Now consider an aircraft pulling out of a steep dive. In this situation the force on the pilot's body is $$mg$$ from gravity (where $$m$$ is the mass of the pilot) and also a larger force $$F$$ from the seat. The acceleration of the pilot is therefore $$F - mg$$. There are two effects on the physiology of the pilot. First the two forces $$F$$ and $$mg$$ acting in different directions provide the same squeezing effect as would be obtained from a pair of forces of size $$(F+mg)/2$$ acting from above and below for a pilot at rest. But a body can resist this squeezing quite easily. We are already being squeezed by atmospheric pressure much more than that.

What matters to the experience of the pilot is the other effect: the blood being pushing towards his feet, and things like that. To calculate that, first note what motion of the pilot would result in no such force at all. It is the freefall motion (when he is falling down, acceleration downwards at $$1g$$). His actual motion is acceleration upwards with acceleration $$(F/m - g)$$. So his acceleration relative to the one which would give no blood pressure effects is $$((F/m) - g) + g = F/m$$ So the "number of G's" is $$F/(mg)$$.

The same result can also be calculated another way.

Consider an artery or vein somewhere in the body. The artery wall is accelerating upwards at acceleration $$a = ((F/m) - g)$$. A blob of blood of mass $$m_b$$ located inside the artery experiences a force $$m_b g$$ from gravity, and also a pressure force from the surrounding fluid, so that its acceleration matches that of the rest of the pilot's body. So the pressure force $$F_p$$ must be given by $$F_p - m_b g = m_b a$$ therefore $$F_p = m_B (a + g) = m_b (F/m)$$ This means that the blood has to behave as it would if there were no gravity and the acceleration was $$(F/m)$$. So again the number of G's is $$F/(mg)$$.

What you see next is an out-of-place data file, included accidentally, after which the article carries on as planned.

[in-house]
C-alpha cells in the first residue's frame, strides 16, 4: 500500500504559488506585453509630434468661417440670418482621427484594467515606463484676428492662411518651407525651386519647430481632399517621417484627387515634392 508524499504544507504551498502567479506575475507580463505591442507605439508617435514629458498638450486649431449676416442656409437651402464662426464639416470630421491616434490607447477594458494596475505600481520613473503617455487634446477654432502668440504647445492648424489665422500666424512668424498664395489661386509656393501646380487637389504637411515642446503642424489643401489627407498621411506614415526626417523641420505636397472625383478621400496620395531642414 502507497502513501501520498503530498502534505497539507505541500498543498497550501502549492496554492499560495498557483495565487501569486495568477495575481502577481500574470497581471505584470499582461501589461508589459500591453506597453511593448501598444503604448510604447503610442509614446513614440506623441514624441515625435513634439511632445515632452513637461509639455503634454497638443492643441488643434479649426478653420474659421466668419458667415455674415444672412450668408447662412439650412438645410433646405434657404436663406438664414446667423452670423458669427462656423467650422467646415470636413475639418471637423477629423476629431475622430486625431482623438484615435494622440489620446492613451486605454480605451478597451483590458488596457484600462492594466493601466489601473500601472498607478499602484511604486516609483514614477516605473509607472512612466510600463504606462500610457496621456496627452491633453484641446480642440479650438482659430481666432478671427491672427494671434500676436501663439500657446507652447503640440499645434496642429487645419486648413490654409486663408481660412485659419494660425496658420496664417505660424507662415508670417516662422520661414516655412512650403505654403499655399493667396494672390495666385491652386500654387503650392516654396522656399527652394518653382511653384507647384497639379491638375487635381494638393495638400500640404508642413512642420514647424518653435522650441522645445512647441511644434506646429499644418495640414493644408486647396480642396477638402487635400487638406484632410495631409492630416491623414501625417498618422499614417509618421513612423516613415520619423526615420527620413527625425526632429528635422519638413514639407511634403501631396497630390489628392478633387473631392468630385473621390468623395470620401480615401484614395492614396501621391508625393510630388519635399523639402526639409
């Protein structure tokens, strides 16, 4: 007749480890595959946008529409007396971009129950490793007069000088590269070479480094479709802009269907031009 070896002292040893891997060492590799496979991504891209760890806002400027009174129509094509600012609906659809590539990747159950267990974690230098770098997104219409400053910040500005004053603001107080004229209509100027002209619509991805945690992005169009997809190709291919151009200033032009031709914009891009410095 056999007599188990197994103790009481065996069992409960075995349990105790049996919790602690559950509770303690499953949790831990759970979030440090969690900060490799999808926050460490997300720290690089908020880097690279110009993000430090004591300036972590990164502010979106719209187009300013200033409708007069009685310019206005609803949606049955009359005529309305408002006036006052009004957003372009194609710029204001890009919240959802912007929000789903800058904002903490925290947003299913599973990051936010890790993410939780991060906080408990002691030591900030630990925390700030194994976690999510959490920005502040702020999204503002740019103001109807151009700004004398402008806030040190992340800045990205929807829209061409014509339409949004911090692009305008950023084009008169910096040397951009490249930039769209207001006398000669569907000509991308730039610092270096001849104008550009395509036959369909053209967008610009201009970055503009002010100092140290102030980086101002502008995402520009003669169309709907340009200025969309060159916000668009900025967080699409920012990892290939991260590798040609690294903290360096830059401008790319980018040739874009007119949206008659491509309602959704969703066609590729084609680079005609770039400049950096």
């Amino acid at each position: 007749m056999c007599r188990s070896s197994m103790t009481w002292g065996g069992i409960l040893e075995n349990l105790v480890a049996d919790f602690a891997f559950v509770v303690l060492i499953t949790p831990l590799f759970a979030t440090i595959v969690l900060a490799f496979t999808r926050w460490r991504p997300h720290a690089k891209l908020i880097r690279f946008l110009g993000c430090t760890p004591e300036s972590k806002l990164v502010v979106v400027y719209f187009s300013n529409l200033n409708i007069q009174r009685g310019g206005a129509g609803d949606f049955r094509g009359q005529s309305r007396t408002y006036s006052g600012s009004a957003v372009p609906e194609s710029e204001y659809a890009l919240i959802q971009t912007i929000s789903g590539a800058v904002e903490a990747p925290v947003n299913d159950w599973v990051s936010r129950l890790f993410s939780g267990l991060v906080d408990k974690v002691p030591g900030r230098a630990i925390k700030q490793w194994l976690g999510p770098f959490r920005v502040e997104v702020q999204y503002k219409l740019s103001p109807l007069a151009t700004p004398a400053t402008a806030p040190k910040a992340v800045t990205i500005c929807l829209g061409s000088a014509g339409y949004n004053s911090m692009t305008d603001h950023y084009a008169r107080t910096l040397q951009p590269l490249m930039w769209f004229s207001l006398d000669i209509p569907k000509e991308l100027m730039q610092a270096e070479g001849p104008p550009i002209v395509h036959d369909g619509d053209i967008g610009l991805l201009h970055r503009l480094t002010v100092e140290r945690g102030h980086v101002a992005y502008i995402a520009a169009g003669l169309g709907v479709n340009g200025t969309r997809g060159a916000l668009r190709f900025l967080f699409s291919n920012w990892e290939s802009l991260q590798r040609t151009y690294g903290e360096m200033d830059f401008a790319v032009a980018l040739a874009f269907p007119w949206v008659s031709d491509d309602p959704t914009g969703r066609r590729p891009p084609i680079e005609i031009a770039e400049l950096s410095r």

The overall conclusion is that the force which counts here is the non-gravitational force which is causing the motion of the body to be different to the one it would have in free-fall. (And by the way, by that insight you also gain the beginnings of an intuition about the way gravity is understood in general relativity).

How do we define $$G$$s?

The misnamed g-force, or "$$G$$s", on an object is the component of acceleration that result from every external force except gravity, scaled by 9.80665 m/s^2. I wrote "misnamed" because $$G$$s have units of acceleration, not force. I wrote "component" because just as one can break down the net force acting on an object into individual components, the net acceleration on an object can be broken down into individual components by dividing the individual force components by mass.

The reason for excluding acceleration due to gravity is that nothing can sense that acceleration. The gravitational acceleration on astronauts and cosmonauts in the International Space Station is about 89% of the value on the Earth's surface. Those astronauts and cosmonauts are said to be in a zero-g environment because they cannot sense that gravitational acceleration. No local experiment can sense that acceleration. This is a direct consequence of the equivalence principle.

On the other hand, an object at rest on the surface of the Earth is pushed upwards at 1 g by the normal force from the Earth's surface. While the object cannot sense acceleration due to gravity, it can sense that upward acceleration due to the normal force. An accelerometer at rest on a table will register an acceleration of 1 g upward. An accelerometer at rest in the International Space Station will register close to nothing.

The concept of "$$G$$s" is important because it represents the acceleration that humans can feel.